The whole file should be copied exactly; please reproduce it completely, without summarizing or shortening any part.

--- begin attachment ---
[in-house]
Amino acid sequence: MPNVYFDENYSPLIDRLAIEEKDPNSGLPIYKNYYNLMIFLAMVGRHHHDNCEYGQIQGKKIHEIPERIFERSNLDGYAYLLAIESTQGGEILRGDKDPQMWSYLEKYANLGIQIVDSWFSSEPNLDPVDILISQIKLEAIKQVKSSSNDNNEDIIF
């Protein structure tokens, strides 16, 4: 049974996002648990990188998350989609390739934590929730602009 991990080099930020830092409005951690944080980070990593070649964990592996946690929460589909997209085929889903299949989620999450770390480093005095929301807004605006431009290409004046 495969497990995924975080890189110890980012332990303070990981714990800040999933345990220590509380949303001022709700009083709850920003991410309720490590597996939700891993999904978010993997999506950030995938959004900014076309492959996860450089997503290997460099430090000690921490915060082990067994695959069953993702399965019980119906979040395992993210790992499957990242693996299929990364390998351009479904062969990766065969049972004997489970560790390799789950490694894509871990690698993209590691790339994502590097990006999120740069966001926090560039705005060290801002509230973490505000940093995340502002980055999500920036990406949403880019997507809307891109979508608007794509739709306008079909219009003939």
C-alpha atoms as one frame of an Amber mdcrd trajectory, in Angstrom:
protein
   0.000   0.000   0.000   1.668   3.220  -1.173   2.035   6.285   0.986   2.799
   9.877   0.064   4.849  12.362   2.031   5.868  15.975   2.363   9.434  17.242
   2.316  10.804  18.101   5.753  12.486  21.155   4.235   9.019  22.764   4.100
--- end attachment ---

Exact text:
[in-house]
Amino acid sequence: MPNVYFDENYSPLIDRLAIEEKDPNSGLPIYKNYYNLMIFLAMVGRHHHDNCEYGQIQGKKIHEIPERIFERSNLDGYAYLLAIESTQGGEILRGDKDPQMWSYLEKYANLGIQIVDSWFSSEPNLDPVDILISQIKLEAIKQVKSSSNDNNEDIIF
């Protein structure tokens, strides 16, 4: 049974996002648990990188998350989609390739934590929730602009 991990080099930020830092409005951690944080980070990593070649964990592996946690929460589909997209085929889903299949989620999450770390480093005095929301807004605006431009290409004046 495969497990995924975080890189110890980012332990303070990981714990800040999933345990220590509380949303001022709700009083709850920003991410309720490590597996939700891993999904978010993997999506950030995938959004900014076309492959996860450089997503290997460099430090000690921490915060082990067994695959069953993702399965019980119906979040395992993210790992499957990242693996299929990364390998351009479904062969990766065969049972004997489970560790390799789950490694894509871990690698993209590691790339994502590097990006999120740069966001926090560039705005060290801002509230973490505000940093995340502002980055999500920036990406949403880019997507809307891109979508608007794509739709306008079909219009003939």
C-alpha atoms as one frame of an Amber mdcrd trajectory, in Angstrom:
protein
   0.000   0.000   0.000   1.668   3.220  -1.173   2.035   6.285   0.986   2.799
   9.877   0.064   4.849  12.362   2.031   5.868  15.975   2.363   9.434  17.242
   2.316  10.804  18.101   5.753  12.486  21.155   4.235   9.019  22.764   4.100